Navajo Nation COVID-19 Cases Rise to 71

Tuba City, a small town on the Navajo Nation.
Tuba City, a small town on the Navajo Nation. Jpatokal at wts wikivoyage via Wikimedia Commons
(Update: Ten more additional positive COVID-19 cases were announced by the Navajo Nation later on Tuesday following this report, bringing the total to 49 cases. There are now 30 cases in Navajo County, seven in Apache County, and six in Coconino County in Arizona. Six are outside the state, with four in McKinley County and two in San Juan County in New Mexico.)

(Update March 27: On Thursday, the number of Navajo Nation residents who tested positive for the novel coronavirus rose to 71. The Nation has not yet reported any deaths from COVID-19.)

Original story follows:

Ten more Navajo Nation community members have tested positive for the novel coronavirus today, according to the Navajo Department of Health and Navajo Area Indian Health Services.

This brings the overall total to 39 confirmed cases among Navajo people.

The sovereign Nation is the country's largest Indian reservation, spanning parts of three states, with a population of about 350,000.

Twenty-five of its cases are in Arizona's Navajo County, six are in Apache County, and four are in Coconino County. Four are in New Mexico, in McKinley County.

To combat the spread of the virus, the Navajo Nation has been enforcing a public health emergency "stay at home" order since March 18.

The order requires all residents of the Navajo Nation to remain home and isolate, and all nonessential businesses to temporarily close.

Yesterday, the Navajo Department of Emergency Management, in coordination with the Telecommunications Regulatory Commission Office, began issuing emergency alerts via text message to urge residents to follow the order.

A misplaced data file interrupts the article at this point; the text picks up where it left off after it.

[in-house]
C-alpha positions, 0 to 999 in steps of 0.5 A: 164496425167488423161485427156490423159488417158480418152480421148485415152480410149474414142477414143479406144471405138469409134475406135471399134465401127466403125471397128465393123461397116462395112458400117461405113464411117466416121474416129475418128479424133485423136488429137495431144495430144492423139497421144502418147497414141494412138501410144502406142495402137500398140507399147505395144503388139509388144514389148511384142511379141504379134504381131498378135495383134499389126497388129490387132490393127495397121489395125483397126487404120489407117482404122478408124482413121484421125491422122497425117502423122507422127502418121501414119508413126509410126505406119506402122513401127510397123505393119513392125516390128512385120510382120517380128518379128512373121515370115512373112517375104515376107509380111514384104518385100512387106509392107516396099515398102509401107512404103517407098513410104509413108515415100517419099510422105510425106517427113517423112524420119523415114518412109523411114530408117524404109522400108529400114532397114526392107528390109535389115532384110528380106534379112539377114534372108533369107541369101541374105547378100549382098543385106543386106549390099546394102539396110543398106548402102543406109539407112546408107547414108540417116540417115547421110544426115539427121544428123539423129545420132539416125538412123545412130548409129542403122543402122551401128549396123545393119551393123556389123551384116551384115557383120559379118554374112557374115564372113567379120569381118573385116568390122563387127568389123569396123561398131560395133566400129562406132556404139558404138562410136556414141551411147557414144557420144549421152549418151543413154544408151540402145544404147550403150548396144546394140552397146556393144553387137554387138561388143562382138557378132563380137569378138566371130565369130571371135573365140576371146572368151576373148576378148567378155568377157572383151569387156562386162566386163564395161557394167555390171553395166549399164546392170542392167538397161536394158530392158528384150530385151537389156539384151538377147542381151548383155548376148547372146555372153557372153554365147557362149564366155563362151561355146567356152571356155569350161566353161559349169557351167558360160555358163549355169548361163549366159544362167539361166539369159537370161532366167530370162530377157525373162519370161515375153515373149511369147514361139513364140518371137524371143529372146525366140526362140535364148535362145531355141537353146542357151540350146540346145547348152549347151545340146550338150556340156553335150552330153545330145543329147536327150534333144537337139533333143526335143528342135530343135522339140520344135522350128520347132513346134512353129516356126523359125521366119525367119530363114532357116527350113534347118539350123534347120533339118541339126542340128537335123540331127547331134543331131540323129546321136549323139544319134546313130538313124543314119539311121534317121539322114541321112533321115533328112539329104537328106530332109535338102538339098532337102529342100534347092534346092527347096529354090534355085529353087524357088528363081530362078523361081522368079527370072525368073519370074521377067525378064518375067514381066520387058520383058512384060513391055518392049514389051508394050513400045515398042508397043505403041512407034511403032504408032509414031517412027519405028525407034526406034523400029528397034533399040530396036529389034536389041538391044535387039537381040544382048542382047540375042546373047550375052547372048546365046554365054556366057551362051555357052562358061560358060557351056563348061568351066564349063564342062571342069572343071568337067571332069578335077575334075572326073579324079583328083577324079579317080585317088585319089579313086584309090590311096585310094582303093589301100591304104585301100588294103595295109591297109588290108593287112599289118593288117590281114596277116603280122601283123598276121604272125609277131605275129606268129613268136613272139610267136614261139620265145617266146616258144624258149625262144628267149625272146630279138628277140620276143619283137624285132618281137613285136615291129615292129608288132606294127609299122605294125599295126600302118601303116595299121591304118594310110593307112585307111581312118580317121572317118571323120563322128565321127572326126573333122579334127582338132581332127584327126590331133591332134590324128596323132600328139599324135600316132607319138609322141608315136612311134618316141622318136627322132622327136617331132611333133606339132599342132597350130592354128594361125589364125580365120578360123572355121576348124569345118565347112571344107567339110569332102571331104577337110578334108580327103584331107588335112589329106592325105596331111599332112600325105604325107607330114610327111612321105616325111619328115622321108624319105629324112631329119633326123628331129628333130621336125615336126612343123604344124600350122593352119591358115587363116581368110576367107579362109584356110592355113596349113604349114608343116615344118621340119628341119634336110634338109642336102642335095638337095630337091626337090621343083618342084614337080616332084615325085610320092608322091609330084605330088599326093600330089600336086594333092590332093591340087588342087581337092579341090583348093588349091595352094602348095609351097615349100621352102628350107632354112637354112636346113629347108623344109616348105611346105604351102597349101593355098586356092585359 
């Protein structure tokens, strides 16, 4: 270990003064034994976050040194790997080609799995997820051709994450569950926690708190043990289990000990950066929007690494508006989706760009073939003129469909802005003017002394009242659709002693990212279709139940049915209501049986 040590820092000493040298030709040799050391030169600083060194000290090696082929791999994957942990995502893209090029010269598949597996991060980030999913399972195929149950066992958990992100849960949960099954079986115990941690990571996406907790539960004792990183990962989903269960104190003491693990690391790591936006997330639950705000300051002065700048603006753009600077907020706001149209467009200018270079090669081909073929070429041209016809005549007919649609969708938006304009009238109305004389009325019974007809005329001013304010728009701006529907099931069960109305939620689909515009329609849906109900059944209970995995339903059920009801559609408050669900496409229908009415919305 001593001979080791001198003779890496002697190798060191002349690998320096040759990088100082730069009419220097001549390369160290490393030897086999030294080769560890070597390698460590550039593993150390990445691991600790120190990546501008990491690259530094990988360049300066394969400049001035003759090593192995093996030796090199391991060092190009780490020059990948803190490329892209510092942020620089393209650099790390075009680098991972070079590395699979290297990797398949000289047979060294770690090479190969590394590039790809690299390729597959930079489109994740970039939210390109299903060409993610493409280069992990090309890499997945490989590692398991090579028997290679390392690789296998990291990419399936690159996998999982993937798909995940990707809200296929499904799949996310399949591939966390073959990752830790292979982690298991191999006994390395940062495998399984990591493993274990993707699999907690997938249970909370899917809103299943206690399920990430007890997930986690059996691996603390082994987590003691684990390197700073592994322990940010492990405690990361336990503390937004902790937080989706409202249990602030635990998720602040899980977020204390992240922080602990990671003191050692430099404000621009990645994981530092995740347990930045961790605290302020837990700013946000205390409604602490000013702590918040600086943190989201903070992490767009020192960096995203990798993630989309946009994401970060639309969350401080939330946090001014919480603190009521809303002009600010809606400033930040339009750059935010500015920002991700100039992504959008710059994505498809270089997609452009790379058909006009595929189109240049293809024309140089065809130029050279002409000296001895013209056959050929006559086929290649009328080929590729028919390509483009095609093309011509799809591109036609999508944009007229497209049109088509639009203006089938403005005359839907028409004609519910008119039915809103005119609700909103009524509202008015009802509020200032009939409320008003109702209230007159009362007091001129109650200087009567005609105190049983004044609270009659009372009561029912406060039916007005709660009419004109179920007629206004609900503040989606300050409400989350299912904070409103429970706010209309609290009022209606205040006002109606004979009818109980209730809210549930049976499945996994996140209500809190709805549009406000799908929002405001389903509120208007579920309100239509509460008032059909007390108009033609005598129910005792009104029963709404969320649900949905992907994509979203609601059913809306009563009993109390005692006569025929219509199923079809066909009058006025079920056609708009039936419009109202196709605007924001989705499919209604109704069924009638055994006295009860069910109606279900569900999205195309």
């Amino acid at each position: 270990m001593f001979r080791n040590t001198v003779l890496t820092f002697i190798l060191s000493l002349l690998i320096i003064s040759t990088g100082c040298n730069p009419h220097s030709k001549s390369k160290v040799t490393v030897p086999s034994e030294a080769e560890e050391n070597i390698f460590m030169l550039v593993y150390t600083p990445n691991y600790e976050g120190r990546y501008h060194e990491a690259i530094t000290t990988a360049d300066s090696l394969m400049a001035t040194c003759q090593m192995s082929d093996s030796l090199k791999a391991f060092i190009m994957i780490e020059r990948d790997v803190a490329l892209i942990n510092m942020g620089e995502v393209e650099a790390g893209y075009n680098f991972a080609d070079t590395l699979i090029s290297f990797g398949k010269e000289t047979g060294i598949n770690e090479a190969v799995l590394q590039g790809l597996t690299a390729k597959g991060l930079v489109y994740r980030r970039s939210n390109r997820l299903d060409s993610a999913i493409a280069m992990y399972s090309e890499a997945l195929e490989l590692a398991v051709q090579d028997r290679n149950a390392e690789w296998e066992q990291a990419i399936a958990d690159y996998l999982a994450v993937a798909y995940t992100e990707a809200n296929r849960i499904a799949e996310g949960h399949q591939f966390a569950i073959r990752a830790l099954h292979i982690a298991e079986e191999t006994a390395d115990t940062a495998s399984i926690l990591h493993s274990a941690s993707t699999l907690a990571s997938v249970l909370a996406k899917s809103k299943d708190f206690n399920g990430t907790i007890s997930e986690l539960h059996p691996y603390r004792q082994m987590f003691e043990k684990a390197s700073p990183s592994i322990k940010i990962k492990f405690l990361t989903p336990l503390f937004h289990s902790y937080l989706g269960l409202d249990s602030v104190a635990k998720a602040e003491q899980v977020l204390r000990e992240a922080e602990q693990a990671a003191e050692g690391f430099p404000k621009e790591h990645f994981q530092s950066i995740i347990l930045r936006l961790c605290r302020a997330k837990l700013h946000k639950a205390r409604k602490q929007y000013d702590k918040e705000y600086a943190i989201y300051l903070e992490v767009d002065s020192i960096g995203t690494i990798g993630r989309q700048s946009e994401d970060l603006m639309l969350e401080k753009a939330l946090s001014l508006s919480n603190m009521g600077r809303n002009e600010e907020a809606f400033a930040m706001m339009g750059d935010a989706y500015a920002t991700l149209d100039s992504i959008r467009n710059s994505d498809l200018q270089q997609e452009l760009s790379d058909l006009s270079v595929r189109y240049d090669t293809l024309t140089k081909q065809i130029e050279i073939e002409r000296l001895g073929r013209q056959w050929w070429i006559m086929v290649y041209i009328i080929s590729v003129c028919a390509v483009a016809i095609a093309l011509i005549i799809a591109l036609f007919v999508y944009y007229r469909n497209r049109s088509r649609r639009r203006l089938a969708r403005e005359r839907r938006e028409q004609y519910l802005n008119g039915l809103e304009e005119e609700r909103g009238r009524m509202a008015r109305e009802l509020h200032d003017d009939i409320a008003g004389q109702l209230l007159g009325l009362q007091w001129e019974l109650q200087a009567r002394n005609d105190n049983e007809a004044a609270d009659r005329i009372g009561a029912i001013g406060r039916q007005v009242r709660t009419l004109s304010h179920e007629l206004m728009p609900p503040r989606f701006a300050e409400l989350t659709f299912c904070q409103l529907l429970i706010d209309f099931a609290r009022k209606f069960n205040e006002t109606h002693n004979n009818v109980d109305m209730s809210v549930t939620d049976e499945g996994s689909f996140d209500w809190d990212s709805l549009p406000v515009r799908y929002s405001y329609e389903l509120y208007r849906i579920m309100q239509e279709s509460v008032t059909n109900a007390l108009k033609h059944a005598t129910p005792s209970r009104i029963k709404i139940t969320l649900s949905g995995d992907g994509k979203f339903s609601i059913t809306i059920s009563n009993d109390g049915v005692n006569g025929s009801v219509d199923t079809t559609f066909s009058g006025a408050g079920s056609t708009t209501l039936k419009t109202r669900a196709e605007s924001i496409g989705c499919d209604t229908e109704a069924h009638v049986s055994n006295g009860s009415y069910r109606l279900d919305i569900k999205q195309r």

"Help beat the virus by staying home," said Jonathan Nez, president of the Navajo Nation, in today's press release announcing the new cases. "If you need essential items, send only one person and use every precaution available.”

The Navajo Police Department is also on the ground using public address systems to inform communities about the order.

“Stay home, stay safe, save lives! Our first responders are on the ground working hard to help our communities,” said Myron Lizer, vice president of the Navajo Nation. "We will beat this virus together. We are praying every day for our people who are sick and their families."

Supplies are also arriving from the Strategic National Stockpile and being delivered to health care centers on the Navajo Nation, according to Nez.

To date, there are no confirmed deaths related to COVID-19 for residents of the Navajo Nation.

If Navajo Nation residents need assistance or have questions about COVID-19, they can contact the main Navajo Health Command Operations Center at 928-871-7014.

For Chilchinbeto residents specifically, Navajo Nation leaders are advising they call 928-871-6271.

All residents of the Navajo Nation can register to receive alerts from the Navajo Department of Emergency Management by texting “NavajoNation” to 888777 or signing up online at
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Hannah Critchfield was an editorial fellow for Phoenix New Times starting in 2019.